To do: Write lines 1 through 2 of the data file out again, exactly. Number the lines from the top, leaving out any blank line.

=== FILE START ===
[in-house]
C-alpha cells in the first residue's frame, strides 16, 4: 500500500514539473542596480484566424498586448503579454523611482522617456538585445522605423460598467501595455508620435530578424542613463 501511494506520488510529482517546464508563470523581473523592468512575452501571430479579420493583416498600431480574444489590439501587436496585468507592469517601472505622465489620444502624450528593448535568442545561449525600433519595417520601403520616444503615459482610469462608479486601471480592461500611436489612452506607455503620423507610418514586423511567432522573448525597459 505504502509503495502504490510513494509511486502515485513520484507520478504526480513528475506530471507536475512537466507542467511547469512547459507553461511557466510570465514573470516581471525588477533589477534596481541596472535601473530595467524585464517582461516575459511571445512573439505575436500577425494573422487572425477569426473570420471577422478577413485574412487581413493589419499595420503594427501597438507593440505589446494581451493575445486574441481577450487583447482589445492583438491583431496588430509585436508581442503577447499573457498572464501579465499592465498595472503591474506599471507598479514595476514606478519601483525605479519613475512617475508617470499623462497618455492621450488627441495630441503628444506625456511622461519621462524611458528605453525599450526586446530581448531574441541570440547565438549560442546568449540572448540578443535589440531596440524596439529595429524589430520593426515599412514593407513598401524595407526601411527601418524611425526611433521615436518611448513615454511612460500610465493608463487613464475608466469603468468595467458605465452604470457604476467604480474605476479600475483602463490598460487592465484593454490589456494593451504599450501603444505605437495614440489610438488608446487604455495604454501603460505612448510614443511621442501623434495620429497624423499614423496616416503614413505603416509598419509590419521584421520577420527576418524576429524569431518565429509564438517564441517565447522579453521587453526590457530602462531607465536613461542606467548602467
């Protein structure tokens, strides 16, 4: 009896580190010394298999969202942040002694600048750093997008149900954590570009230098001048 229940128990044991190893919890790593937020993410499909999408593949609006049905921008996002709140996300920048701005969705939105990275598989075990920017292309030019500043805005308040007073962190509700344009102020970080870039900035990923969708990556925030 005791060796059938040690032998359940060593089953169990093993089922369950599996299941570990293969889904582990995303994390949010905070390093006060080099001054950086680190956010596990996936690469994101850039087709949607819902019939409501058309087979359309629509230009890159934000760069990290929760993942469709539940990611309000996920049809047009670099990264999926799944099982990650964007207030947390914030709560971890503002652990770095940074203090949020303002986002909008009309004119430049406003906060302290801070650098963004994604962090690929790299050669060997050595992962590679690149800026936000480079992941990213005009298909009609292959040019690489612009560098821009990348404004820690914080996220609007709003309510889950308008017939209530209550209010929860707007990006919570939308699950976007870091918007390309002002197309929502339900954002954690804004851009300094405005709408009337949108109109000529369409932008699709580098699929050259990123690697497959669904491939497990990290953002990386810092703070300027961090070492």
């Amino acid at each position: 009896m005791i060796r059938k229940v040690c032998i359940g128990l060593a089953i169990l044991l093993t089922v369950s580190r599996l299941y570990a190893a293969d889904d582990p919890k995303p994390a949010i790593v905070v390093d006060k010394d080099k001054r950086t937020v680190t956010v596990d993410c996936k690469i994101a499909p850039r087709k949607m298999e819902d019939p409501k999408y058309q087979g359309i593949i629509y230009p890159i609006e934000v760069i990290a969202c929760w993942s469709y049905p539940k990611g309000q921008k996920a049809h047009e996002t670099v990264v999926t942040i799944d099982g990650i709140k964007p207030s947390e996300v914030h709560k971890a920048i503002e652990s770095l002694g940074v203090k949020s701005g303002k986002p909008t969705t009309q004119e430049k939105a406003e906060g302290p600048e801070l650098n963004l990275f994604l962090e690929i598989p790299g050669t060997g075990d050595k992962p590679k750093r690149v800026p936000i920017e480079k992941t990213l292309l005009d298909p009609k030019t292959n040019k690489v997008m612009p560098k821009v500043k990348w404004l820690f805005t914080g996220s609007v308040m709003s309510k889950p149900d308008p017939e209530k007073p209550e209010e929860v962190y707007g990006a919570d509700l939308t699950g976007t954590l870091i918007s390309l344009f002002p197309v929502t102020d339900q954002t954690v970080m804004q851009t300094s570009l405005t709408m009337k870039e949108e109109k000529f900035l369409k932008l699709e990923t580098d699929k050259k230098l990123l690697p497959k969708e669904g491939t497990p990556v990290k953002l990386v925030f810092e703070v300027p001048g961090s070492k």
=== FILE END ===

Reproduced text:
[in-house]
C-alpha cells in the first residue's frame, strides 16, 4: 500500500514539473542596480484566424498586448503579454523611482522617456538585445522605423460598467501595455508620435530578424542613463 501511494506520488510529482517546464508563470523581473523592468512575452501571430479579420493583416498600431480574444489590439501587436496585468507592469517601472505622465489620444502624450528593448535568442545561449525600433519595417520601403520616444503615459482610469462608479486601471480592461500611436489612452506607455503620423507610418514586423511567432522573448525597459 505504502509503495502504490510513494509511486502515485513520484507520478504526480513528475506530471507536475512537466507542467511547469512547459507553461511557466510570465514573470516581471525588477533589477534596481541596472535601473530595467524585464517582461516575459511571445512573439505575436500577425494573422487572425477569426473570420471577422478577413485574412487581413493589419499595420503594427501597438507593440505589446494581451493575445486574441481577450487583447482589445492583438491583431496588430509585436508581442503577447499573457498572464501579465499592465498595472503591474506599471507598479514595476514606478519601483525605479519613475512617475508617470499623462497618455492621450488627441495630441503628444506625456511622461519621462524611458528605453525599450526586446530581448531574441541570440547565438549560442546568449540572448540578443535589440531596440524596439529595429524589430520593426515599412514593407513598401524595407526601411527601418524611425526611433521615436518611448513615454511612460500610465493608463487613464475608466469603468468595467458605465452604470457604476467604480474605476479600475483602463490598460487592465484593454490589456494593451504599450501603444505605437495614440489610438488608446487604455495604454501603460505612448510614443511621442501623434495620429497624423499614423496616416503614413505603416509598419509590419521584421520577420527576418524576429524569431518565429509564438517564441517565447522579453521587453526590457530602462531607465536613461542606467548602467